This is an effort to get ahead of the curve and get boosters to people as a preventative measure, which is sound public health policy in my view.
The concern here is that that this pattern of decline will continue in the months ahead and could lead to reduced protection against severe disease, hospitalization and death, which is a trajectory not without debate among immunology experts who believe that protection against serious disease might last a few years. Nonetheless, this concern is why we are seeing this week the recommendation to boost Americans’ immunity by administering a third dose of the vaccine known as a “booster”, a move that was both predicted and predictable based on results in other countries.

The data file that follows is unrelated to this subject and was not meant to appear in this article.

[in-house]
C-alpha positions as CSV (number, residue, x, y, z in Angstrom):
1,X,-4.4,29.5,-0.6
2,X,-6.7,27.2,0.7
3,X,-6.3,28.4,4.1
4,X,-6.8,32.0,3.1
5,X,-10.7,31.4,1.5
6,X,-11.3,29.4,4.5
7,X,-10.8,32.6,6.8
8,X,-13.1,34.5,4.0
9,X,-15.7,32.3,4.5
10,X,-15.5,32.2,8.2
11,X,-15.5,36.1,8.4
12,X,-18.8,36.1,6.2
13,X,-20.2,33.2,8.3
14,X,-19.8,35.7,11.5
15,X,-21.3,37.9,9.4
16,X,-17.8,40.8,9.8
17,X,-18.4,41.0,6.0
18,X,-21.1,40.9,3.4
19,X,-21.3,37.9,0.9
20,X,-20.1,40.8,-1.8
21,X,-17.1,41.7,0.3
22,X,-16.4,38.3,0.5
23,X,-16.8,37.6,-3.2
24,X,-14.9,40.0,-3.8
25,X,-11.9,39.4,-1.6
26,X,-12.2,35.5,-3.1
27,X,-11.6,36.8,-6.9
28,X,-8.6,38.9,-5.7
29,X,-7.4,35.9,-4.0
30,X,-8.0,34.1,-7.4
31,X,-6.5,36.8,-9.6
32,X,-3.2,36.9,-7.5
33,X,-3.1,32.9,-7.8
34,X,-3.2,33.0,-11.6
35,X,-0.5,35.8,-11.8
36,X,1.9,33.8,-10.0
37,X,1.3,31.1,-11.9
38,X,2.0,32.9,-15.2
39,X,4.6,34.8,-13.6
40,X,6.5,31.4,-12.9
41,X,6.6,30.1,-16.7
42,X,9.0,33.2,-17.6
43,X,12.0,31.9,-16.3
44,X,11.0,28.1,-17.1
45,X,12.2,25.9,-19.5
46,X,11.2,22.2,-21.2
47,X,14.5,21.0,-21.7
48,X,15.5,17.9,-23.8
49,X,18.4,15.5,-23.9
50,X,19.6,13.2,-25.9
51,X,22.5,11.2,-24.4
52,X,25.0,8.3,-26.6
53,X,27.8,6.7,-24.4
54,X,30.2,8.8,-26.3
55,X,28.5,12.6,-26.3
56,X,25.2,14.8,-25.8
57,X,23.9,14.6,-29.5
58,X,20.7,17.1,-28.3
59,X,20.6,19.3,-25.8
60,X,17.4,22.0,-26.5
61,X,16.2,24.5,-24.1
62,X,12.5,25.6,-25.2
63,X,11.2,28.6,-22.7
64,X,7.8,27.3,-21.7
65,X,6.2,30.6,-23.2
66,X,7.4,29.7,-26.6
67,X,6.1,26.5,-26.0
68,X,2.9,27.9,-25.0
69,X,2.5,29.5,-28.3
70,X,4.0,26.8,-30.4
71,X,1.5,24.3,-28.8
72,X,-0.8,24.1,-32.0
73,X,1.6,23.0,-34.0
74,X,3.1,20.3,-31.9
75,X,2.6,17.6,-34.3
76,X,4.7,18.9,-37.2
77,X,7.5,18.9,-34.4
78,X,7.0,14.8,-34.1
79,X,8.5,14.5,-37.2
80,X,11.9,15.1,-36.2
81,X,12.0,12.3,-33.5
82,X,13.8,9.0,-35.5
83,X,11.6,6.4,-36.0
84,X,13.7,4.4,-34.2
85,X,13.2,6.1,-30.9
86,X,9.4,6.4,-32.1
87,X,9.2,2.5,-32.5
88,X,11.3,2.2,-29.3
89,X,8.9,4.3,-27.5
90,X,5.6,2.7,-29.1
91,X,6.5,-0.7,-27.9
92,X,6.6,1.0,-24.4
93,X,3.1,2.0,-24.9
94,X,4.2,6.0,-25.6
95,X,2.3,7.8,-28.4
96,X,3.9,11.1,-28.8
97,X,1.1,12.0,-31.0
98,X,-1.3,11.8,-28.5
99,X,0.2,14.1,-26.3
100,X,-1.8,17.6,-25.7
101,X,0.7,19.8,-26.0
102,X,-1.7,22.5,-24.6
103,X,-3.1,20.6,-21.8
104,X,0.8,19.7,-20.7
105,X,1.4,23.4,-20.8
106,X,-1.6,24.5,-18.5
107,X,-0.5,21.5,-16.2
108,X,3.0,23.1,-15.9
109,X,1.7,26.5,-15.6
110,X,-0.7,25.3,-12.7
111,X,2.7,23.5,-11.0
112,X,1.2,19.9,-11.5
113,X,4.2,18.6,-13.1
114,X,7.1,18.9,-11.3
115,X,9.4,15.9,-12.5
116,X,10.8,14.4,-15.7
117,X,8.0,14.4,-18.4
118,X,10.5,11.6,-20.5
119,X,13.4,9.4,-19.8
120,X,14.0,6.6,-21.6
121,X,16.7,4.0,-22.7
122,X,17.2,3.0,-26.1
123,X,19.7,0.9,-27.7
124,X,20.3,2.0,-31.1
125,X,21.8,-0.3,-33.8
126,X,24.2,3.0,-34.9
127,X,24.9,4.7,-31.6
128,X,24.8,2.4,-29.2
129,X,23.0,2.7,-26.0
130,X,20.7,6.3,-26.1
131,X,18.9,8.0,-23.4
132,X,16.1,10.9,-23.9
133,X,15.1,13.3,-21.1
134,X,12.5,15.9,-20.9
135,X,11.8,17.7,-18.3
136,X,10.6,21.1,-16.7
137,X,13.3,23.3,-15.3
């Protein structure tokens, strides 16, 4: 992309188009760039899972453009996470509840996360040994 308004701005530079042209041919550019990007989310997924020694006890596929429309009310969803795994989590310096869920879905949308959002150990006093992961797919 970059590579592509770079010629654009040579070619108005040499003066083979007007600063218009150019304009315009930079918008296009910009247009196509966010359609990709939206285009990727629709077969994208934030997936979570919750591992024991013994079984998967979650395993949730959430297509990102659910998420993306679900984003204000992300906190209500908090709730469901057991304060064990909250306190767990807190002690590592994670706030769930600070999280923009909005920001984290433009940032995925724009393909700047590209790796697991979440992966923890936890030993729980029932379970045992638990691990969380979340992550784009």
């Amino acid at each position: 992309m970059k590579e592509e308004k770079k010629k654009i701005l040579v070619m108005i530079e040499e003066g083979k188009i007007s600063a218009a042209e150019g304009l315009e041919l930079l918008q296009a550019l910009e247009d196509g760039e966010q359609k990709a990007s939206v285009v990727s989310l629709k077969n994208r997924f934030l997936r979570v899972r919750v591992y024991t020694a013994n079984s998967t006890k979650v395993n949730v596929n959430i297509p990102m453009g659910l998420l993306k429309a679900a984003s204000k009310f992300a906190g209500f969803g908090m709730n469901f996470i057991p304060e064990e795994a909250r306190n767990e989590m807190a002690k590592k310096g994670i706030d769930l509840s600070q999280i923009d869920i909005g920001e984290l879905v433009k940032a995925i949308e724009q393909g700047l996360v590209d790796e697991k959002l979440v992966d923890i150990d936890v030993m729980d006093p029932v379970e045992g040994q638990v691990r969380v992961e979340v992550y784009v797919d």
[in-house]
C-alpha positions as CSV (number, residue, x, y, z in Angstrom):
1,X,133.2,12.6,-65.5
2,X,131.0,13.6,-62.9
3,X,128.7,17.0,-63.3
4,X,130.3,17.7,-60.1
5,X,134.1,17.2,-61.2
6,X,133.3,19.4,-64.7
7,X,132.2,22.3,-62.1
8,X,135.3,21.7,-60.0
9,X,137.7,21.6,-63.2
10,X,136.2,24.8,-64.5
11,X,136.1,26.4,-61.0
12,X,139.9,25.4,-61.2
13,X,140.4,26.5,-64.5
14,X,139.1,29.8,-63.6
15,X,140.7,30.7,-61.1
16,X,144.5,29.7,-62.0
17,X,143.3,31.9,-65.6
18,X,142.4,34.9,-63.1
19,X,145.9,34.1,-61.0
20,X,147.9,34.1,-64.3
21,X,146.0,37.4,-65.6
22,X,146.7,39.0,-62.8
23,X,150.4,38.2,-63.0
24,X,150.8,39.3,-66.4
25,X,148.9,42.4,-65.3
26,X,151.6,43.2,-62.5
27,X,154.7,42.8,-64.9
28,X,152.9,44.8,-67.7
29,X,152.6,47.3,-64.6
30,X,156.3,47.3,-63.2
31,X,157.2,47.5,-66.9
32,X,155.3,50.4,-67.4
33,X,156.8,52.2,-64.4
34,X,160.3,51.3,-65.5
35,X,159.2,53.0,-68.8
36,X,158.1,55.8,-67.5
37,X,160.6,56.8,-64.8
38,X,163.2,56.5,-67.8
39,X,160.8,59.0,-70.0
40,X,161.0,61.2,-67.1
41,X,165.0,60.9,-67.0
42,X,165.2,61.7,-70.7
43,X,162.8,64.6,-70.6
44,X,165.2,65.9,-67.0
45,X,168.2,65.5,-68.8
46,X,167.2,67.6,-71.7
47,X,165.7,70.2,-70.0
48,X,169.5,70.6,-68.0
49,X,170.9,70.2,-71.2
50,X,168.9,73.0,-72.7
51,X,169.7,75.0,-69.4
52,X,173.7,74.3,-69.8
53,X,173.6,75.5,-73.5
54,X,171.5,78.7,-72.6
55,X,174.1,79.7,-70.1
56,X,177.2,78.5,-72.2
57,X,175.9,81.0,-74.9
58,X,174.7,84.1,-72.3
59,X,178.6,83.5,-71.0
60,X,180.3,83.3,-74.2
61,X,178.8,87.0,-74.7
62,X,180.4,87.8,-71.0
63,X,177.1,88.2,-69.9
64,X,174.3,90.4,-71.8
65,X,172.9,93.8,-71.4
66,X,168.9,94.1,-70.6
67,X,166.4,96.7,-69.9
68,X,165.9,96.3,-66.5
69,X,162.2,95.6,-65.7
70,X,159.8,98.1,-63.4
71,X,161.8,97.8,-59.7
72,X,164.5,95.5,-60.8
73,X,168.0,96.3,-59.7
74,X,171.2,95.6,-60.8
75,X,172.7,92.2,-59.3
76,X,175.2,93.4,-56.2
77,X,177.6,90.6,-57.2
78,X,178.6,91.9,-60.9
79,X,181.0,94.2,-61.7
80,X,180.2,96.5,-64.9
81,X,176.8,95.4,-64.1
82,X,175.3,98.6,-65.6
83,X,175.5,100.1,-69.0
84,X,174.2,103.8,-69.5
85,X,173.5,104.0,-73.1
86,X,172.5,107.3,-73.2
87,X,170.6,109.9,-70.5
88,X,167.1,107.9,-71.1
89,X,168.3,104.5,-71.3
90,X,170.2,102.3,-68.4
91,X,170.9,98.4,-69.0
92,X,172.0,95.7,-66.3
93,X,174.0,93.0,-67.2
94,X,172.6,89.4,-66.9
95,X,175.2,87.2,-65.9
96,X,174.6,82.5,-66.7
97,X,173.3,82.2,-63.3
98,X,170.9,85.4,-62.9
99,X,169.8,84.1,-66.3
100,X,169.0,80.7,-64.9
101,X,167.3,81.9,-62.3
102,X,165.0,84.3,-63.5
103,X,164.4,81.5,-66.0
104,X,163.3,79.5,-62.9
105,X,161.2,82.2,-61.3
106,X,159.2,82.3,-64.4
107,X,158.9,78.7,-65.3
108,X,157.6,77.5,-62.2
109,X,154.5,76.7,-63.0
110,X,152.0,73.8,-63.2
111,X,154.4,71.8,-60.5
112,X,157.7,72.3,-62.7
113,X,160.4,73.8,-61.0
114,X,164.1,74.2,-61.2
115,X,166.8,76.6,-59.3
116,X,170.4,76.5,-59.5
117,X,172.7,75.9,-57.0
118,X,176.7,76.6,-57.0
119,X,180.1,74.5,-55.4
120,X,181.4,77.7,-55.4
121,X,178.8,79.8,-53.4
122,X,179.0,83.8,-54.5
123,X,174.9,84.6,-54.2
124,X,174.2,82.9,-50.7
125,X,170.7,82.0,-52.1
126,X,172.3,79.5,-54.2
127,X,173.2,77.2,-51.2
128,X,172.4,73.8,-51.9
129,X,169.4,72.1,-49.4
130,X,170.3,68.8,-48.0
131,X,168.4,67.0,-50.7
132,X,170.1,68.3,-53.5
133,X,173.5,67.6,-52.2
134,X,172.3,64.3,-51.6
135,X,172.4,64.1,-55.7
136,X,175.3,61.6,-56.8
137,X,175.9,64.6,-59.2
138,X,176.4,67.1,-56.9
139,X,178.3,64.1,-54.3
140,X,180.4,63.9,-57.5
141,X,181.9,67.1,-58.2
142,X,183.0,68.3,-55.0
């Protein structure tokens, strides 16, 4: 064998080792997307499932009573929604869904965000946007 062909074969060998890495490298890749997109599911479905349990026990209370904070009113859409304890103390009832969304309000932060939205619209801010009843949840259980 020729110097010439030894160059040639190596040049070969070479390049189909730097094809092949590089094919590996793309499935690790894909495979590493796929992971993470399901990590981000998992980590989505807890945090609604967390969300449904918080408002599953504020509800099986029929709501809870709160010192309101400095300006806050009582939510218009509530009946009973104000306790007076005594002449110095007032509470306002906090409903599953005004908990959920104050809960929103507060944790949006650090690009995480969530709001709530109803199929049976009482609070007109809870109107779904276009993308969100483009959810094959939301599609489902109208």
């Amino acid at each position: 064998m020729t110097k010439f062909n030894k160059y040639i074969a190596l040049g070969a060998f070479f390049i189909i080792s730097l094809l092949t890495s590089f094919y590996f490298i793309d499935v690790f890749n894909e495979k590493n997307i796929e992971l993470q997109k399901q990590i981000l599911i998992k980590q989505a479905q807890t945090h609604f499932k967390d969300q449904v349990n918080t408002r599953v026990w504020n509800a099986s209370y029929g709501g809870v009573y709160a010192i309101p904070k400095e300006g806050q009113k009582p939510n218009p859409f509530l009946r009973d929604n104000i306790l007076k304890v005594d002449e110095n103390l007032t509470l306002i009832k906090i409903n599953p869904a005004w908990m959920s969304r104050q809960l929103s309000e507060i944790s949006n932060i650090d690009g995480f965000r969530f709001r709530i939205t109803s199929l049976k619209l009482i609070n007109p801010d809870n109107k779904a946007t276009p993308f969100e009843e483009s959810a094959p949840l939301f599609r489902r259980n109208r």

So, even though we are protected now, rather than wait until we potentially see an increase in disease and hospitalizations, this is an effort to get ahead of the curve and get boosters to people as a preventative measure, which is sound public health policy in my view. Public health is about anticipating the worst possible outcomes and it is my view that we should be skating to where the puck is going regarding waning vaccine effectiveness.
At this time, the most important thing we can do is get unvaccinated people vaccinated as quickly as we can. It is not too late. Please get vaccinated.
3) There has been chatter in social media about vaccine safety. Specifically, some are worried that an emergency authorization does not offer the same guarantee of safety as a full FDA authorization. Some are choosing to wait till vaccines get full approval to get a shot. Could you tell us your thoughts on this idea?